These two experiences in the life of Jesus, baptism and affirmation followed by wilderness and struggle, are inextricably linked. They are two sides of the same coin and it’s only after he has lived through both these experiences that Jesus is prepared and ready to begin the work and ministry to which he is called: to proclaim the good news that “the time is fulfilled and the kingdom of God has come near”.
It’s from Matthew and Luke that we hear about the nature of the temptations that Jesus faced. They’re all linked to the way in which Jesus could choose to use his unique relationship with God (revealed at his baptism) in order to achieve his own ends. And it’s from Matthew and Luke that we hear how Jesus responds to those temptations, each time insisting that being true to God’s kingdom must come first in his life.
But Mark is characteristically economical with words when he writes about Jesus in the wilderness: “He was in the wilderness forty days, tempted by Satan; and he was with the wild beasts; and the angels waited on him.” It’s almost as if he can’t wait to tell us about Jesus’s public life and ministry of healing and teaching. And perhaps this gives us some time and space to reflect more deeply on our own experiences of struggle and testing.
Nature Notes - March 2015
It is early February as I write this. The first signs of spring are just beginning to show. The evenings are getting significantly lighter; at least I leave work in the light now, even if it is dark on arrival at home. Snowdrops are showing well, and I saw crocuses in bud this evening while walking to my car. I have heard the following birds singing on territory: blue tit, dunnock, song thrush, blackbird, great tit, nuthatch, great-spotted woodpecker, robin, coal tit. I was working in Lake Wood on Saturday, and I was amazed to see and hear a raven fly through the wood kronk kronking as it went. On Sunday I did a bat hibernation survey in Lake Wood and found three Natterer’s bats hibernating in the rocks. In April we will start checking the dormice nest boxes. The dormice are also in hibernation at present, asleep in the leaf litter on the ground in a nice little tennis ball sized nest made of tightly bound honeysuckle bark. Honeysuckle is also called woodbine.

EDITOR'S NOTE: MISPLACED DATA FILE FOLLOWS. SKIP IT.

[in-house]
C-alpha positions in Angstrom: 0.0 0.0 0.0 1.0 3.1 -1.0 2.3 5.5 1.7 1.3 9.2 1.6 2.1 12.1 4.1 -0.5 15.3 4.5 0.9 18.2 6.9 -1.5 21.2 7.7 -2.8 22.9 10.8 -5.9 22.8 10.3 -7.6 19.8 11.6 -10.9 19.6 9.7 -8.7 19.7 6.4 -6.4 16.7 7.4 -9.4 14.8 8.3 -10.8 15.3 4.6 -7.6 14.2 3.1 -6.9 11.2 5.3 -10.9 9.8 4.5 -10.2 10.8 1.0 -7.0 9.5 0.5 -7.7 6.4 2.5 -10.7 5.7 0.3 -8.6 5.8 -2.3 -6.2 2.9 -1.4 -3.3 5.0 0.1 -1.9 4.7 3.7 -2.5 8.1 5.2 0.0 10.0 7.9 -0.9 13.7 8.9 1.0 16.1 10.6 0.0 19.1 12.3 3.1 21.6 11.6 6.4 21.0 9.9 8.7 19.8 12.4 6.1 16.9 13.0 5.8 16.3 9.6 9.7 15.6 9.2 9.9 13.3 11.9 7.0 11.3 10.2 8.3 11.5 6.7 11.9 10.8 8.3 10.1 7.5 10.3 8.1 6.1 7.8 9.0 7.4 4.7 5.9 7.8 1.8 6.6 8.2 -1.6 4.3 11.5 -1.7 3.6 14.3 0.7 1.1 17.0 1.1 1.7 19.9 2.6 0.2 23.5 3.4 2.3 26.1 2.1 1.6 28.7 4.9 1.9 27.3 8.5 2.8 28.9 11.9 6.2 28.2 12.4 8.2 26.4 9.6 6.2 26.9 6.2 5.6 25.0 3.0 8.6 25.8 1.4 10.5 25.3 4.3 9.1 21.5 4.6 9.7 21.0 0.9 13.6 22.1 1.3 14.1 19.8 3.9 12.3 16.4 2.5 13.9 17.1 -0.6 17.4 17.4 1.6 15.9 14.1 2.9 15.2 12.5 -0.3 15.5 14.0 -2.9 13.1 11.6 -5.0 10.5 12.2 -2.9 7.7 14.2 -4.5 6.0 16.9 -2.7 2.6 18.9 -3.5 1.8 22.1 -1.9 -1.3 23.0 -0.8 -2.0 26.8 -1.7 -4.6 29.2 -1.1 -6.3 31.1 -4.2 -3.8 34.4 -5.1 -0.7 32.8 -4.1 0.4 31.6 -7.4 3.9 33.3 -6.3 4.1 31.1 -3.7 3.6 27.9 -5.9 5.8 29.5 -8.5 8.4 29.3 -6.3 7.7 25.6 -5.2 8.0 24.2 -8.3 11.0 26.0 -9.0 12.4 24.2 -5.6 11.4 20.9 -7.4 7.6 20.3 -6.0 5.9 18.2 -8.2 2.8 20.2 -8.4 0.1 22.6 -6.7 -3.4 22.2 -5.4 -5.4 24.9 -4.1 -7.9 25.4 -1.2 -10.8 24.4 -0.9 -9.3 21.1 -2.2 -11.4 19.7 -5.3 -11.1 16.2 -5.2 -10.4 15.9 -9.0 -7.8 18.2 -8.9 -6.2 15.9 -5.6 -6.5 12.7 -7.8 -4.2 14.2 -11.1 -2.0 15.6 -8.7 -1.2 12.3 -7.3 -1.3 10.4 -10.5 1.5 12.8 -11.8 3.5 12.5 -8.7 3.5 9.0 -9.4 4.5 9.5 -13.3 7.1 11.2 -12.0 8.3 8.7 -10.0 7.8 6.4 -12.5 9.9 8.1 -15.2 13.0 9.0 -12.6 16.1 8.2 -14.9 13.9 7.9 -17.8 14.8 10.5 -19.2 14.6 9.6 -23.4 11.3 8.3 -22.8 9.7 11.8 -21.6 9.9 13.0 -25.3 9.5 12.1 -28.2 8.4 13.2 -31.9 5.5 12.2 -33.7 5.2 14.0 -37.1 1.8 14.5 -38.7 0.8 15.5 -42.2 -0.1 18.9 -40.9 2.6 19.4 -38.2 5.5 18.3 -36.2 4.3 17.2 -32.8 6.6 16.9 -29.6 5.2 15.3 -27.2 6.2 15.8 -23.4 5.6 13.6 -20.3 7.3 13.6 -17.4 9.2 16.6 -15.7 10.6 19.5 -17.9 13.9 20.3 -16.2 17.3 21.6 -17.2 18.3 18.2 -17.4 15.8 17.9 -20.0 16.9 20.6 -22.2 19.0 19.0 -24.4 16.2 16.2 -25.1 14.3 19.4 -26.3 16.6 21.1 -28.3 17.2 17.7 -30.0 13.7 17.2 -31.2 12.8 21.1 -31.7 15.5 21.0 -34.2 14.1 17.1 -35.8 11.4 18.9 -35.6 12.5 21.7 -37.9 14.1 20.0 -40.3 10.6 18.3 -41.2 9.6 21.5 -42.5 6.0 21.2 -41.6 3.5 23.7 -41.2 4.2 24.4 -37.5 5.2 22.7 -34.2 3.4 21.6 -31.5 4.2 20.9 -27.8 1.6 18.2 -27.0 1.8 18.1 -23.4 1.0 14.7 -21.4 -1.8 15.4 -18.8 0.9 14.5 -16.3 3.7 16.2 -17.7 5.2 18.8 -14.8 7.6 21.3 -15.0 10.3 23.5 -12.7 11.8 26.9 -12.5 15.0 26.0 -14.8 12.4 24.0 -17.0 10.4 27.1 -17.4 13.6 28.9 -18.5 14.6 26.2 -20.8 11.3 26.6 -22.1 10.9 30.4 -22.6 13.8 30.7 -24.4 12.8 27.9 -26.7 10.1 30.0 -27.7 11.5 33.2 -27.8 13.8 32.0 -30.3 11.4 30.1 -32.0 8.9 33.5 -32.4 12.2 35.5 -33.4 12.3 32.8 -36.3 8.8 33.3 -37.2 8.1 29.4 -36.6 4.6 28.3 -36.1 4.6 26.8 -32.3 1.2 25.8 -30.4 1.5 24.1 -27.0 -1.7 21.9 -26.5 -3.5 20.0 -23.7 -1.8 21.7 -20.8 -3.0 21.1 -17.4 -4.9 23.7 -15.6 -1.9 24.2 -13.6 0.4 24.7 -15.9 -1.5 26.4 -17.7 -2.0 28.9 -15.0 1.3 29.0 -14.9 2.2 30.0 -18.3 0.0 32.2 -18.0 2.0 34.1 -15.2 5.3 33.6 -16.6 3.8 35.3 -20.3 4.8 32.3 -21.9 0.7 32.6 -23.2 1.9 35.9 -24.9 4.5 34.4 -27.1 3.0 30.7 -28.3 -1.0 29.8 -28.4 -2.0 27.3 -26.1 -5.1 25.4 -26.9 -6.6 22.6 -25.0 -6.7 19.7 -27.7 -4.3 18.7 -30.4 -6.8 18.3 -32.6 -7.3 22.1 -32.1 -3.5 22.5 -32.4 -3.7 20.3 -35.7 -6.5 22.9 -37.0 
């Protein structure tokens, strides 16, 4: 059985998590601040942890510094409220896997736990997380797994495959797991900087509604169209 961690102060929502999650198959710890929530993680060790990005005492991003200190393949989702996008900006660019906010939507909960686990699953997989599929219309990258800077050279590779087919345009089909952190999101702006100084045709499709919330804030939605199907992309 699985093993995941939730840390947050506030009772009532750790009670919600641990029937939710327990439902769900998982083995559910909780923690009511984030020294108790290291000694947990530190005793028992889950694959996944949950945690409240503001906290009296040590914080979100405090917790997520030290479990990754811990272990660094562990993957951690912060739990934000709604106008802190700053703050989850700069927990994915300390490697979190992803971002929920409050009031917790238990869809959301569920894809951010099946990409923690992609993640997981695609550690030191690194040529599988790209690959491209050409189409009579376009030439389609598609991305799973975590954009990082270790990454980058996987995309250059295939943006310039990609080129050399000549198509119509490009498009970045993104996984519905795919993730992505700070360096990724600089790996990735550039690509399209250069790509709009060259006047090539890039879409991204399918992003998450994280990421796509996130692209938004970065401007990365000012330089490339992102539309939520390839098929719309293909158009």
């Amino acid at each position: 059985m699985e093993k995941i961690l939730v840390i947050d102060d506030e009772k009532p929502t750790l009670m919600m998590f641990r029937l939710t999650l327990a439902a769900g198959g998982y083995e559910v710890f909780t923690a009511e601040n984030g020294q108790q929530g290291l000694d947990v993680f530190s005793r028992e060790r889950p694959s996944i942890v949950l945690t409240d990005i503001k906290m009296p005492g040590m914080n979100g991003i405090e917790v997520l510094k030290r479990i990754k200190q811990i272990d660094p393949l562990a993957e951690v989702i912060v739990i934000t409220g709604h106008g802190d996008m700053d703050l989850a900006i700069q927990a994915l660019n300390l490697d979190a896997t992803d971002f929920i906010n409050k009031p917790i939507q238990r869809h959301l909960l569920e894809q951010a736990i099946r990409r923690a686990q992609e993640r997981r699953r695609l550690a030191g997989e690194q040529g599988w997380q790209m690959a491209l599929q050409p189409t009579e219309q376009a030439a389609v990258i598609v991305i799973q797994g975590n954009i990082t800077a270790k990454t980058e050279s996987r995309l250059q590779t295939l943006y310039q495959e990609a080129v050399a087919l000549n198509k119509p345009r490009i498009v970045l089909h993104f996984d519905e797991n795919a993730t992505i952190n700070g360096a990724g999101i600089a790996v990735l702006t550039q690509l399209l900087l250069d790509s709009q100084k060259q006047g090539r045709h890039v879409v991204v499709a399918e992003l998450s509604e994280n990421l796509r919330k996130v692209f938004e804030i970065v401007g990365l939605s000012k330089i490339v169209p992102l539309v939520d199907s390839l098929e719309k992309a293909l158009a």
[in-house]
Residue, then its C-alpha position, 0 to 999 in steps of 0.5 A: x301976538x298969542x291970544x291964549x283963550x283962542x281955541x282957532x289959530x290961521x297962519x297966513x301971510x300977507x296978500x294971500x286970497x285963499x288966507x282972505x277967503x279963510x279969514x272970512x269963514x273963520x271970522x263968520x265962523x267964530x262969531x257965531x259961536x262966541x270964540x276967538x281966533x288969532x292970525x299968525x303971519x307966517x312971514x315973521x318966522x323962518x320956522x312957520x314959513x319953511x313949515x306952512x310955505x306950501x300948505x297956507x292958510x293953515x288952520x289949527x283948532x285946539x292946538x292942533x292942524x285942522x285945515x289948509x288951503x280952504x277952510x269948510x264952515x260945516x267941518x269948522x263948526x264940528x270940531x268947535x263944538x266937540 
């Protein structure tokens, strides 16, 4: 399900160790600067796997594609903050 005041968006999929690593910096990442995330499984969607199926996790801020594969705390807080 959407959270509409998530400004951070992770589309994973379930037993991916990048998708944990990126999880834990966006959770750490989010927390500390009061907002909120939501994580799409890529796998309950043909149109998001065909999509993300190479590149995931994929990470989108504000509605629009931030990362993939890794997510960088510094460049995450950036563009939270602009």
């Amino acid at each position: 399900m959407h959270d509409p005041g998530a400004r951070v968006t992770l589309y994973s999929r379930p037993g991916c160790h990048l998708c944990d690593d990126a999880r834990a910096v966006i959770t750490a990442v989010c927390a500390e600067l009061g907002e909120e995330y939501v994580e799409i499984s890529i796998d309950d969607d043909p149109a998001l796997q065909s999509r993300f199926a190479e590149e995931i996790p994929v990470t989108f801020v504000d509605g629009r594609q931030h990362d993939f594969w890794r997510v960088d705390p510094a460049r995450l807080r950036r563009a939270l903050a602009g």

Festival of Christmas Trees 2014
2014 - Festival of Christmas Trees - December 5th, 6th 7th
Incredibly over five thousand people visited the Seventh Festival of Christmas Trees to be staged at Holy Cross Church. This Festival retains the traditional methods of tree decorating, but the Sponsors are encouraged to be creative and innovative, and this year was no exception. A study of this year’s Festival photographs in the website’s photo gallery shows the preparations for this Year’s Festival together with the varieties of decorating achieved. The trees had been sponsored by a cross section of people, businesses, and associations from within the local community. There were representations from five local primary schools, the community college, local businesses, voluntary organisations, community support groups, and youth organisations, and individual families.
This year the Festival was featured on Friday’s BBC South East today, and the Church was fortunate that Natalie Graham interviewed the Rector and Church Warden, and carried out a live link during the late night news.